Building a sustainable future

WATER WELFARE: Head Ranger Dan Baker

Bewl Water, an expansive 800-acre reservoir in Lamberhurst, is celebrating its ongoing journey towards long-term sustainability and conservation, a commitment propelled by the dedication of Head Ranger Dan Baker.

With more than two decades of service, Dan and his team have played a pivotal role in driving forward Bewl Water’s progress in environmental protection and enhancing visitor experiences.

Located on the border of Kent and Sussex, the reservoir is the largest in southeast England and allocates over £1.3 million annually to continually elevate and uphold the quality of its grounds.

In the spirit of sustainable practices, Dan and his team have embraced innovative solutions, including the use of solar-powered sonic wave emitters.

These eco-friendly devices, strategically positioned around the reservoir, have proven remarkably effective in curbing the growth of toxic blue-green algae, providing a safe haven for wildlife and livestock, without resorting to harmful chemicals.

Other ongoing initiatives include shoaling measures to boost native fish populations and the annual mowing of grasslands to cultivate wildflowers. These vibrant blooms serve as crucial havens for a variety of birds, insects, and animals, nurturing a thriving ecosystem.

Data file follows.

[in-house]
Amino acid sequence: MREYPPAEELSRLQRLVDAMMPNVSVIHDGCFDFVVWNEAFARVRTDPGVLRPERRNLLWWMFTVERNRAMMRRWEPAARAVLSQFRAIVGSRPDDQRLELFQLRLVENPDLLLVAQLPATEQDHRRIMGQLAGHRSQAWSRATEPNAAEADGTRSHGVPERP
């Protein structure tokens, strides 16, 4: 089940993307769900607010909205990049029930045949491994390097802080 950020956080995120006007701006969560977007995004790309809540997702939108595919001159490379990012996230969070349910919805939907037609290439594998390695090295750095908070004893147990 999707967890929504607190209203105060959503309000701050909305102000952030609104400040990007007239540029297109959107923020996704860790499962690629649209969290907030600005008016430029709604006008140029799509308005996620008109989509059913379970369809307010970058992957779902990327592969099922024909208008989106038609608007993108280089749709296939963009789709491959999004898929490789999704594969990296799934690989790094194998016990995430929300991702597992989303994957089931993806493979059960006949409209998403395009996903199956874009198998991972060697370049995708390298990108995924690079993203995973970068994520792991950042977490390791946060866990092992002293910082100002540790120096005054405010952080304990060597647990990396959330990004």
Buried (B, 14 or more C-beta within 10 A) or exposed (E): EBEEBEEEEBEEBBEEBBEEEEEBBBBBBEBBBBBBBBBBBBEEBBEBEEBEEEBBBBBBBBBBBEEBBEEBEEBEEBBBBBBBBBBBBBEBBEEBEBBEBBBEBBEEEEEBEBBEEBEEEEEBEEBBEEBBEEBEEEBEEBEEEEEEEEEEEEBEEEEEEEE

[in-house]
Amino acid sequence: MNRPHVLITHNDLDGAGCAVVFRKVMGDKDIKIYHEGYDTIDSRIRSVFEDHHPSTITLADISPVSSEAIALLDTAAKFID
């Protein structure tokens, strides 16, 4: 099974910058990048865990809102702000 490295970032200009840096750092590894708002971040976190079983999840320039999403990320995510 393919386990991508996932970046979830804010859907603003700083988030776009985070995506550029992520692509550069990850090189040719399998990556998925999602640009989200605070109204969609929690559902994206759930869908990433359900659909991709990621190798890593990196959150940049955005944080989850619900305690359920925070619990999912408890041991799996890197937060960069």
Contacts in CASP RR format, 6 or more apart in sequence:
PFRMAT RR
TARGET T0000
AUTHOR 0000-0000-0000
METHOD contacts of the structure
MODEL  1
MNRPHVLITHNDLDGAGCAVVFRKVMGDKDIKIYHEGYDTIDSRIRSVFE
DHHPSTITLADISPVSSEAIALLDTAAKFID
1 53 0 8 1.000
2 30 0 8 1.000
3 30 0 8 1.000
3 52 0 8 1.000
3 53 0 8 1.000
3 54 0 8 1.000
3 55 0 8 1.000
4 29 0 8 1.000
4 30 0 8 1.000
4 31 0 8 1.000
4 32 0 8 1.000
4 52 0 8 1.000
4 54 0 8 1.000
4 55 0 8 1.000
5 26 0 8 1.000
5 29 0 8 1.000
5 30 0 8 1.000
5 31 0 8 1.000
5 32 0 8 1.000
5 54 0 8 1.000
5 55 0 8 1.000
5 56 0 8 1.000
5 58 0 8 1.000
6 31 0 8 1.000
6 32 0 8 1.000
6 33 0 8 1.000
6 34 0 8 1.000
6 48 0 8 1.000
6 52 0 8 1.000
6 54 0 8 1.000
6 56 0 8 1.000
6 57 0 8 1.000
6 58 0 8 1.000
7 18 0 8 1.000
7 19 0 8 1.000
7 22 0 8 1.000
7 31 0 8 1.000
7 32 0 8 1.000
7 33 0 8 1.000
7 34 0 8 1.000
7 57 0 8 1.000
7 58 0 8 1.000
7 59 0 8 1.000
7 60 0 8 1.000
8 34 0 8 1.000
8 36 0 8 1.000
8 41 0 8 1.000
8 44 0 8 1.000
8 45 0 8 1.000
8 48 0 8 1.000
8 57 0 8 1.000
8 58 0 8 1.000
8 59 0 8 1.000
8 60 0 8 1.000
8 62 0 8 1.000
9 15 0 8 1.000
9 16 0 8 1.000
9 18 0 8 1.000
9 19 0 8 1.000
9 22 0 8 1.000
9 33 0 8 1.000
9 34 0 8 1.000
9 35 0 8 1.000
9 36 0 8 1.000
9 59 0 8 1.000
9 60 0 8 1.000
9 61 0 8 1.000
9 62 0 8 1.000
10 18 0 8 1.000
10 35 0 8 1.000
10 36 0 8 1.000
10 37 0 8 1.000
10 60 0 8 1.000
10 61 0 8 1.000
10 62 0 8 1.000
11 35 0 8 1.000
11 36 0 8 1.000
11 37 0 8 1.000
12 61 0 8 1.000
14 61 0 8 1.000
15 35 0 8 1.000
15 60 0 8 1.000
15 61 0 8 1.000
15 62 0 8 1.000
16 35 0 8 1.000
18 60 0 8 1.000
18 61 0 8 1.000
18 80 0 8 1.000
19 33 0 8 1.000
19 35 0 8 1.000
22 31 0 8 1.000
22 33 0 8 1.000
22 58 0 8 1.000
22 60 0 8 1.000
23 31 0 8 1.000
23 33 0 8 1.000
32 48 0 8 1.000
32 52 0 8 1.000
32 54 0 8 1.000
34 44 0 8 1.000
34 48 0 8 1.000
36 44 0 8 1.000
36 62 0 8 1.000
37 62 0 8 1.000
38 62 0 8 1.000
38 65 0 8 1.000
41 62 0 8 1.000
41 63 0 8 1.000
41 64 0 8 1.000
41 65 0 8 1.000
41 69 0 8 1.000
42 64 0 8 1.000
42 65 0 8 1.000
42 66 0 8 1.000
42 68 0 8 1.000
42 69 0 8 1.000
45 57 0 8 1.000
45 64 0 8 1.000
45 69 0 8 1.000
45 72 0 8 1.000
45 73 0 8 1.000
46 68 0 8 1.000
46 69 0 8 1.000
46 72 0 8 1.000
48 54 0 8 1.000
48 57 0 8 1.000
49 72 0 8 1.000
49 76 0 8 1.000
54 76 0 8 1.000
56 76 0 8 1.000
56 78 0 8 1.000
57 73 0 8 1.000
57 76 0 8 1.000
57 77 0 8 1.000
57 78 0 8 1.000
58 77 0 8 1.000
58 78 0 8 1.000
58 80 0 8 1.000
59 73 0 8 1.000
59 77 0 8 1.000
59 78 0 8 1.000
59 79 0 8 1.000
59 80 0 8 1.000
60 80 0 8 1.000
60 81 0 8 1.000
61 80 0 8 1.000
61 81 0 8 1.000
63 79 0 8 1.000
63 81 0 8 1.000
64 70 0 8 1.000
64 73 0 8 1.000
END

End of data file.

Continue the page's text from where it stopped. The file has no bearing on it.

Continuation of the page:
Additionally, the creation of a dedicated bird hide and nature reserve safeguards the estate’s endangered species.

“We believe in a hands-on approach that respects and values nature’s way of doing things. Our strategy is all about giving nature the space it needs to thrive, while still offering a helping hand when necessary to enhance positive results,” Dan explained.

Bewl Water’s dedication extends beyond preserving wildlife. With an impressive annual visitor count of over 140,000, the reservoir invests consistently in its facilities to ensure a safe and enjoyable experience for all.

Over the next few years, the focus will be on connecting people with nature. Projects include creating a network of safe paths, rides, and access points, enhancing the reservoir’s circular walk, and maintaining signs, entrances, benches, and paths to provide a welcoming experience.

Recently, Dan instructed tree surveys to assess the health and safety of the extensive ancient semi-natural woodlands at Bewl Water. He explained that the findings will inform proper management strategies, ensuring the preservation and well-being of the trees for years to come.

The team have also started a three-week project to improve the bridleway, enhancing drainage conditions for hikers and cyclists.

As Dan explained: “Maintaining the grounds is absolutely crucial for our visitors to have an incredible time here, but also ensure their safety. Bewl Water has been a cherished destination for locals and tourists for almost 50 years and we take great pride in preserving its natural beauty.”

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